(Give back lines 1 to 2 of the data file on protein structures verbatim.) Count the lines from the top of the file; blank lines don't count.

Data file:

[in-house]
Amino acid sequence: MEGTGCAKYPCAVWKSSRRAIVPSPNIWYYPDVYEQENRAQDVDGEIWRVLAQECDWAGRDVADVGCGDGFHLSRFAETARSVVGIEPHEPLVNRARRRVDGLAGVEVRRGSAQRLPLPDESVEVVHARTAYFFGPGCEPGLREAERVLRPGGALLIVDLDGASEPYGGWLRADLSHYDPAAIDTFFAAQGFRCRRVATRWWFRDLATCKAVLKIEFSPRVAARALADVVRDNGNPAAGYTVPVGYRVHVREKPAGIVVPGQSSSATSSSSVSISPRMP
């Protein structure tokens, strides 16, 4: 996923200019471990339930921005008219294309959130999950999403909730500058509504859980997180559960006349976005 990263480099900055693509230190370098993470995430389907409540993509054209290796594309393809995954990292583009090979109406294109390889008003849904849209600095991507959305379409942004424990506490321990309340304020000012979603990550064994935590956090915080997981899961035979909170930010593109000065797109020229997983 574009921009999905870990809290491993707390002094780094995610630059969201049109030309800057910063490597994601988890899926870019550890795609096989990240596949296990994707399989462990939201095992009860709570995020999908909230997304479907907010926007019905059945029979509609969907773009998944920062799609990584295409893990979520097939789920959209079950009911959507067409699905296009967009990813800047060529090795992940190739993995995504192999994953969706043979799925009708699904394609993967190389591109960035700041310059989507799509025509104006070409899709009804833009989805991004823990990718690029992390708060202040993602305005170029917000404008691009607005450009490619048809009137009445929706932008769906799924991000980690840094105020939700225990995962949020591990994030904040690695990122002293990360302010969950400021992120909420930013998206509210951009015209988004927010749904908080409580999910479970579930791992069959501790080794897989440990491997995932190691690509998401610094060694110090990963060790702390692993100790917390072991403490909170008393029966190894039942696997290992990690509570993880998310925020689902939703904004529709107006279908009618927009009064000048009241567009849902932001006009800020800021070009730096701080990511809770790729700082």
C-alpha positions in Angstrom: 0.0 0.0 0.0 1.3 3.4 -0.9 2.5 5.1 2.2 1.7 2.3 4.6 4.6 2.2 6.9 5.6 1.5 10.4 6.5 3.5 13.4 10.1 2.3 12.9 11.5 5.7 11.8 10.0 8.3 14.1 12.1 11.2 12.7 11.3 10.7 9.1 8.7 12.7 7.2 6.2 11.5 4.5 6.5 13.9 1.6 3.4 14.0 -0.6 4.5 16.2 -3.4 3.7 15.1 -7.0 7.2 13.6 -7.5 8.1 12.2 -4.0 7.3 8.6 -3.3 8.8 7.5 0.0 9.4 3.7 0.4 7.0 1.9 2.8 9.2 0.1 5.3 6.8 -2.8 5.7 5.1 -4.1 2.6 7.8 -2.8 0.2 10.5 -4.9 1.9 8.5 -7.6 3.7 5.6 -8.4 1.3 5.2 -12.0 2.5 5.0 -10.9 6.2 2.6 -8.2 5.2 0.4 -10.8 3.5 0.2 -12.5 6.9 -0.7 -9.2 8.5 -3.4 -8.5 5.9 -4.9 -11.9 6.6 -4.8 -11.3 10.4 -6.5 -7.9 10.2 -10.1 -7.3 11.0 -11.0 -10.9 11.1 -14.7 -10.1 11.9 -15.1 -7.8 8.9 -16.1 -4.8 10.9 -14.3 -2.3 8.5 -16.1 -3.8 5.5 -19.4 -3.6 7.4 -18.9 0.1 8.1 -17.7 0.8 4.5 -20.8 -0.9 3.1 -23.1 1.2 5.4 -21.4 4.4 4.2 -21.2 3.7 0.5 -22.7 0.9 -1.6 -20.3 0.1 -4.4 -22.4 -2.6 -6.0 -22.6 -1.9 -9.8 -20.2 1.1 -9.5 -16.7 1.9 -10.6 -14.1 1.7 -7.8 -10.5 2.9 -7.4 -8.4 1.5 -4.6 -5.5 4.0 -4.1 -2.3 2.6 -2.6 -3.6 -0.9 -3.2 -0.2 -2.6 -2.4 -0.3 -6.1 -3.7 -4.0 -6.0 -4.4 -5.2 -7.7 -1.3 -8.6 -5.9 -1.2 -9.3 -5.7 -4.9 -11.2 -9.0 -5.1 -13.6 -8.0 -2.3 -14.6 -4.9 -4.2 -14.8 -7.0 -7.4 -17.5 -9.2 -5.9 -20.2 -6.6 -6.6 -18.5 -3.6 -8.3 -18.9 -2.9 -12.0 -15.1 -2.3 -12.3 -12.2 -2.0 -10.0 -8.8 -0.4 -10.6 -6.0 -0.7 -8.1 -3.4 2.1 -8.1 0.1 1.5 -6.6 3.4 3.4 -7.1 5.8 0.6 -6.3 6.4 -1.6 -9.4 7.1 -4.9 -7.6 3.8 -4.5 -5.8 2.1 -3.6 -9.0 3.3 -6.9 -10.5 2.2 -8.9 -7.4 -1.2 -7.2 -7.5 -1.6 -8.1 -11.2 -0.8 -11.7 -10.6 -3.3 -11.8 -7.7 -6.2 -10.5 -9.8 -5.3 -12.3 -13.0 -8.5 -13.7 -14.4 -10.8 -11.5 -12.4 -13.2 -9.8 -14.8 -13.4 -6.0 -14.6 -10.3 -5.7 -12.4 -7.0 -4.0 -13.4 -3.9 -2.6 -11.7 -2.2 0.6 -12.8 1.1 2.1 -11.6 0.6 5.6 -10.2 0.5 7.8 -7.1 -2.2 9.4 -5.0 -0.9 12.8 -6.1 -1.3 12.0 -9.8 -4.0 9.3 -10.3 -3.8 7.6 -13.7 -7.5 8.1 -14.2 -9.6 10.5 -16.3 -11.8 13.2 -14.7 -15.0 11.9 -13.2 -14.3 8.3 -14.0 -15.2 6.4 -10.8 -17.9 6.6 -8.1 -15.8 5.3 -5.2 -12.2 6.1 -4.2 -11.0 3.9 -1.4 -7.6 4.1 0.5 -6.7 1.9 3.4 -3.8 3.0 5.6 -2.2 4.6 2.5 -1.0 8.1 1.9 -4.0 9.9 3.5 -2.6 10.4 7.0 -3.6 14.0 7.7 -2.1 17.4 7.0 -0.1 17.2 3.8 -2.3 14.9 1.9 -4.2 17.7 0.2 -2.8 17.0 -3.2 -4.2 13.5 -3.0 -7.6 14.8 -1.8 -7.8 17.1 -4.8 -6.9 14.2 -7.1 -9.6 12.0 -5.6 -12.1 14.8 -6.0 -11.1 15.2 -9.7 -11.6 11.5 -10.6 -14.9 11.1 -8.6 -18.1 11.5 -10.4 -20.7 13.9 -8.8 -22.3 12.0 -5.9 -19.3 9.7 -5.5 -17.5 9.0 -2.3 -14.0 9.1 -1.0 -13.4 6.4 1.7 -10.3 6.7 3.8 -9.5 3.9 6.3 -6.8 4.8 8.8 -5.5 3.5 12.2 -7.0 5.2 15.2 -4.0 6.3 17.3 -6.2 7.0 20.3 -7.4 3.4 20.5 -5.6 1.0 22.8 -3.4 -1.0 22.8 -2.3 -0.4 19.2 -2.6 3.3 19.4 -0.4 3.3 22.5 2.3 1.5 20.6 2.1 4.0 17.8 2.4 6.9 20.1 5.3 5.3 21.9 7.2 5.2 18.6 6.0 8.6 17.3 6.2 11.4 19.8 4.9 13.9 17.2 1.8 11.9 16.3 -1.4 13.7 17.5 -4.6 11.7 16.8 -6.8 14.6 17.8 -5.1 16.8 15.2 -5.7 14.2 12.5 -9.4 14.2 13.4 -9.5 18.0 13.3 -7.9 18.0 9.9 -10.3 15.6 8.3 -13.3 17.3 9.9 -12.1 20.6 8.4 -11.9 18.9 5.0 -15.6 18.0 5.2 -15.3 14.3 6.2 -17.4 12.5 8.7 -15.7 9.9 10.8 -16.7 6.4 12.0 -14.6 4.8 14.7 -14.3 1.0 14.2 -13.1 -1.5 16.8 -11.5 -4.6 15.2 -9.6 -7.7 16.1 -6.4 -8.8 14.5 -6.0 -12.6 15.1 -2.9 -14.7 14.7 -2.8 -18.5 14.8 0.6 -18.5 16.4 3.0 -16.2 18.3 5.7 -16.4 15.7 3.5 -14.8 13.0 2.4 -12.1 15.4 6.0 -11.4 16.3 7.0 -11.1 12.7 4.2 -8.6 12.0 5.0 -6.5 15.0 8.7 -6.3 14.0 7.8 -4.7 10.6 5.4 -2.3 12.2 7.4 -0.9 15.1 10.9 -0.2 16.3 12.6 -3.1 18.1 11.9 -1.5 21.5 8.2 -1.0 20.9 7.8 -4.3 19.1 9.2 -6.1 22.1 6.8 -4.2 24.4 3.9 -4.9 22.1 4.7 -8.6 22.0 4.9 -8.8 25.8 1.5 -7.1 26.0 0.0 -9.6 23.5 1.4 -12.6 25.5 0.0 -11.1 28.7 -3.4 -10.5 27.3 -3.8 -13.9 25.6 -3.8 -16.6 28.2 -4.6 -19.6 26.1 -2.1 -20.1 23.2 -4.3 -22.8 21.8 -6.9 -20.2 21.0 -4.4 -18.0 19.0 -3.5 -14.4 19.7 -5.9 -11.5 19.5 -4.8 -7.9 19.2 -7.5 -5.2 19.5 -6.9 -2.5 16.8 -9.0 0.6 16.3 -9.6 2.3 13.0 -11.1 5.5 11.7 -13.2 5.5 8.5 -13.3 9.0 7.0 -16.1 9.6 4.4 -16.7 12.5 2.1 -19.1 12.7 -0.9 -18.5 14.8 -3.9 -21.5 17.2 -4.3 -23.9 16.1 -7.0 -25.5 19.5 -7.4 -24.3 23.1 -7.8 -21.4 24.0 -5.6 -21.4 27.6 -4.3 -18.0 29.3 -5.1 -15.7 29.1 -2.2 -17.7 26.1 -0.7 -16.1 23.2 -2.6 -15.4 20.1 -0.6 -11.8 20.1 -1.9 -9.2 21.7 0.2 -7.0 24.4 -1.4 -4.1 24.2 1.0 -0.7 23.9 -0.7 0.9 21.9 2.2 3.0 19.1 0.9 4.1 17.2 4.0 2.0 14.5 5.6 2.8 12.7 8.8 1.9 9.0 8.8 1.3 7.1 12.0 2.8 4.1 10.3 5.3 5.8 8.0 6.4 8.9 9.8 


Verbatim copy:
[in-house]
Amino acid sequence: MEGTGCAKYPCAVWKSSRRAIVPSPNIWYYPDVYEQENRAQDVDGEIWRVLAQECDWAGRDVADVGCGDGFHLSRFAETARSVVGIEPHEPLVNRARRRVDGLAGVEVRRGSAQRLPLPDESVEVVHARTAYFFGPGCEPGLREAERVLRPGGALLIVDLDGASEPYGGWLRADLSHYDPAAIDTFFAAQGFRCRRVATRWWFRDLATCKAVLKIEFSPRVAARALADVVRDNGNPAAGYTVPVGYRVHVREKPAGIVVPGQSSSATSSSSVSISPRMP